Nov 10, 2019
Modern accounting plays fast and loose with limited liability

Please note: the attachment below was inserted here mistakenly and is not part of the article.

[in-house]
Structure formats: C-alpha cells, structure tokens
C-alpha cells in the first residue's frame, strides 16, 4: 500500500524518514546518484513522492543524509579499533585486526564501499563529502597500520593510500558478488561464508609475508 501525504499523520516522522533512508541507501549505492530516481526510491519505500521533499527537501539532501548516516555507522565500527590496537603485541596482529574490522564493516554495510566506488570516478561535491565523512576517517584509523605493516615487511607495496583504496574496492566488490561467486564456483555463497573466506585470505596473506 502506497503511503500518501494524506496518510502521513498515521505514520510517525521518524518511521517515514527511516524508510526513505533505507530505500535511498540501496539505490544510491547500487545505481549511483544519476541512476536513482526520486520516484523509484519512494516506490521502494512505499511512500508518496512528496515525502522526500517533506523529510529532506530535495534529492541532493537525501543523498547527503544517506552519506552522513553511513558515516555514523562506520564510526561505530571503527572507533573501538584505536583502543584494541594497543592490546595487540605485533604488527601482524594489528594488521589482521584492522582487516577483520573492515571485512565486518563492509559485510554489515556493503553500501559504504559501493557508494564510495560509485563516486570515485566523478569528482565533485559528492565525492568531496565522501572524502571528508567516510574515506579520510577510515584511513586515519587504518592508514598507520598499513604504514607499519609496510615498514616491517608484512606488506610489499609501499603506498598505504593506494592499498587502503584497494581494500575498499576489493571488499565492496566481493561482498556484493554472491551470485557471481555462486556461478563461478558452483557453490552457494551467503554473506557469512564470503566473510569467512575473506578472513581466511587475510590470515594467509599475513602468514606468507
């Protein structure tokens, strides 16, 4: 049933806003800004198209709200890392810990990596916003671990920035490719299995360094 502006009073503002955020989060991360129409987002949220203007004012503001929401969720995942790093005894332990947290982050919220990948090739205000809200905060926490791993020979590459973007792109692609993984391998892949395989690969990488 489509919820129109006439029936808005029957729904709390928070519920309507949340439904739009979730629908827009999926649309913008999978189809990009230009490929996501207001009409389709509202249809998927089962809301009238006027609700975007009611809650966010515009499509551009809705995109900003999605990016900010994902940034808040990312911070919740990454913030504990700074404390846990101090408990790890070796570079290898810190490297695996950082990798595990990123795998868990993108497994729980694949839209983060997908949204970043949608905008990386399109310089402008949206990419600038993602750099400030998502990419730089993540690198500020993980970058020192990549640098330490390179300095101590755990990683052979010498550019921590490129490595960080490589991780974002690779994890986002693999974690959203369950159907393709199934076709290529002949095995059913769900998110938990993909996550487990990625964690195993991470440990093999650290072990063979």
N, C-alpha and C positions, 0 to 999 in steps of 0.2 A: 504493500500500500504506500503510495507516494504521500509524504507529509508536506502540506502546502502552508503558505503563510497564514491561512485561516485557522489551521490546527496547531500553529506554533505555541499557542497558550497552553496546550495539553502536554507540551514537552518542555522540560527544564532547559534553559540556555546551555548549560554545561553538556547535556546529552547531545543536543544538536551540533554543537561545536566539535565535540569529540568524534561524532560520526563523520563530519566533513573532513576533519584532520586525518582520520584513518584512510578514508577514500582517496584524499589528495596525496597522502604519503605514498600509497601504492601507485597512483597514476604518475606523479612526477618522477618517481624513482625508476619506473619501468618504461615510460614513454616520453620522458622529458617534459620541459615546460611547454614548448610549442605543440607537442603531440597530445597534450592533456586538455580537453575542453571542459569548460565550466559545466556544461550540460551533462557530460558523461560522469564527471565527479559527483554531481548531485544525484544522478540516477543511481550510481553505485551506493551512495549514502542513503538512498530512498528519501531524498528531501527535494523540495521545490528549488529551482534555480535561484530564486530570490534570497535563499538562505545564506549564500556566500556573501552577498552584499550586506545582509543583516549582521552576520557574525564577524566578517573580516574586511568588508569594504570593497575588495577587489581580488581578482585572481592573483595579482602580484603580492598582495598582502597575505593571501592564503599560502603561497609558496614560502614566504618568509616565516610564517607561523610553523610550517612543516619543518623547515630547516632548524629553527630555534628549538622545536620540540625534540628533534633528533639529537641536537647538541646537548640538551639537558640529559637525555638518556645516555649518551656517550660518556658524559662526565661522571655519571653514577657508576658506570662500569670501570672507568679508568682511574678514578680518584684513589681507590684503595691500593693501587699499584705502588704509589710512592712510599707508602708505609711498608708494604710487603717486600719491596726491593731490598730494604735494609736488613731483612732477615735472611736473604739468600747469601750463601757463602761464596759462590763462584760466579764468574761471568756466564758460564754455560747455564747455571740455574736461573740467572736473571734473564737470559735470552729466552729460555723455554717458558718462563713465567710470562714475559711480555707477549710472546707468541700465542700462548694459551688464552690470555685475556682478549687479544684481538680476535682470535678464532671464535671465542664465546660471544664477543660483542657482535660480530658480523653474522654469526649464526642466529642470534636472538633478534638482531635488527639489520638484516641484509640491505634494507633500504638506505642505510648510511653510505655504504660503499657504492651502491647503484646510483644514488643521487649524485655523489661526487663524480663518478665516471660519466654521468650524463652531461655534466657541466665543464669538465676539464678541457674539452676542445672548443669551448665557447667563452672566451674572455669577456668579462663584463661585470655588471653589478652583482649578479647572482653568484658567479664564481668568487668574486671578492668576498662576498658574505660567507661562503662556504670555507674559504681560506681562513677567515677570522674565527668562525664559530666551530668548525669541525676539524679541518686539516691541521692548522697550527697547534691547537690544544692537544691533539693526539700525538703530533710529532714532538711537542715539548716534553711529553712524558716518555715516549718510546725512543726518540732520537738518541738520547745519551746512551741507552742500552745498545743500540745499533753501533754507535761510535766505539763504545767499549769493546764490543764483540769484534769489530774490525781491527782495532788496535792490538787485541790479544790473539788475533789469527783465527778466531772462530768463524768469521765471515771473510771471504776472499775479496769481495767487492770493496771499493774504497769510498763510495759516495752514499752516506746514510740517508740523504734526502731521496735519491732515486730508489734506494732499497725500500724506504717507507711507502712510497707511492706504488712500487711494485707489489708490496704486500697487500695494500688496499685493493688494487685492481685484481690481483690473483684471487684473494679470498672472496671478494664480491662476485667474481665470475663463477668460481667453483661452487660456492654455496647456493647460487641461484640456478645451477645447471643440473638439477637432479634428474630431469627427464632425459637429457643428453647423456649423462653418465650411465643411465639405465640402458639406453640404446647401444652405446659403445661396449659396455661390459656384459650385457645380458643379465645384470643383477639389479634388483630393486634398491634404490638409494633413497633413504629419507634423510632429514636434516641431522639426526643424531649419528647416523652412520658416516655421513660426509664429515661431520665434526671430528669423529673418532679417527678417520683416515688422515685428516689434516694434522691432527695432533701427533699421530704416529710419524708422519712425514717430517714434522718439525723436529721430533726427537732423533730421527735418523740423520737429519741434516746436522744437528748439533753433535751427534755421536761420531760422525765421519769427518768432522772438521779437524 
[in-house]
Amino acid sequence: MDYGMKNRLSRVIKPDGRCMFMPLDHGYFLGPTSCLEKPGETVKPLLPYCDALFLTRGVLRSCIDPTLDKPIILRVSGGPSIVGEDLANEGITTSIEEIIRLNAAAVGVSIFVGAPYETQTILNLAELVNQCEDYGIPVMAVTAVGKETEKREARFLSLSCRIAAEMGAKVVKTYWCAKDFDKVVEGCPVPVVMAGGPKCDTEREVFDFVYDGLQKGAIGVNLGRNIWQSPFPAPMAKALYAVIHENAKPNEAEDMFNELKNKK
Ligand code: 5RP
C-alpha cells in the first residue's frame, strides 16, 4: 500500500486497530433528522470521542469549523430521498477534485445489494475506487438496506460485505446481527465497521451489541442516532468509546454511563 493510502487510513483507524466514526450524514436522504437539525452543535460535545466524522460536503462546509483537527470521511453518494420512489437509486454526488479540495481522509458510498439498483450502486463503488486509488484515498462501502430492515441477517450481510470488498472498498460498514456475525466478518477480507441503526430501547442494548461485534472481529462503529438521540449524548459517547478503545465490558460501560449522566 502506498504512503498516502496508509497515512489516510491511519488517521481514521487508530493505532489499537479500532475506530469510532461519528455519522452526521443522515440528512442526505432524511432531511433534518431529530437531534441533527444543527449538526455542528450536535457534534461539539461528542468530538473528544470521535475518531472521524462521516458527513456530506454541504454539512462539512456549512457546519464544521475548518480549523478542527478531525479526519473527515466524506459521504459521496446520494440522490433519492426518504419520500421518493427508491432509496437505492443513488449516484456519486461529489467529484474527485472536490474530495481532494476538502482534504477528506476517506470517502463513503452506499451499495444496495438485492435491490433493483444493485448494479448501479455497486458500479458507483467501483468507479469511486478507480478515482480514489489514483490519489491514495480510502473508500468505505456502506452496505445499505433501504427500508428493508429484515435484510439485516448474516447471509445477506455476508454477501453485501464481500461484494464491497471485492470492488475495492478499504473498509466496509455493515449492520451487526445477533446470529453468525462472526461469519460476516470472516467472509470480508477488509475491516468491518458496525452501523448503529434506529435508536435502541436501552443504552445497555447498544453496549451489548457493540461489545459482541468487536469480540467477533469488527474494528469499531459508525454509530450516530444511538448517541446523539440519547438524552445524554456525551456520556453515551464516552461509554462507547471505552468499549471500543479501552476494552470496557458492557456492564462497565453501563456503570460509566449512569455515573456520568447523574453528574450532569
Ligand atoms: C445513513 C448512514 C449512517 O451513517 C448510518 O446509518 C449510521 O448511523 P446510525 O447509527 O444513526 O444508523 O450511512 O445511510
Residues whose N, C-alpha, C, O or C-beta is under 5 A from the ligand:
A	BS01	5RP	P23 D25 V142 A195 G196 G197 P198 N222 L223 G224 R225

Because Thomas Cook forked out for MyTravel in its own stock, it can write off most of that loss not against its retained profits but a curious accounting artefact: the so-called "Merger reserve". Despite the thumping losses, they mean that Thomas Cook's distributable reserves in the parent company balance sheet do not drop from their 2010 level of £199m. In fact, they more than double to £447m. This gives the impression that the company's solvency - and ability to pay a dividend - has actually improved. Of course, concerns about parent company balance sheet dependability go much wider than Thomas Cook. The UK accounting watchdog, the Financial Reporting Council, recently expressed concern at the tendency of listed companies to place values on subsidiaries that far exceed their total stock market capitalisation, and whether this meant they could be overstating their distributable reserves. It is precisely to stop this abuse of limited liability that audit was made compulsory in the first place - in the 1900 Companies Act.
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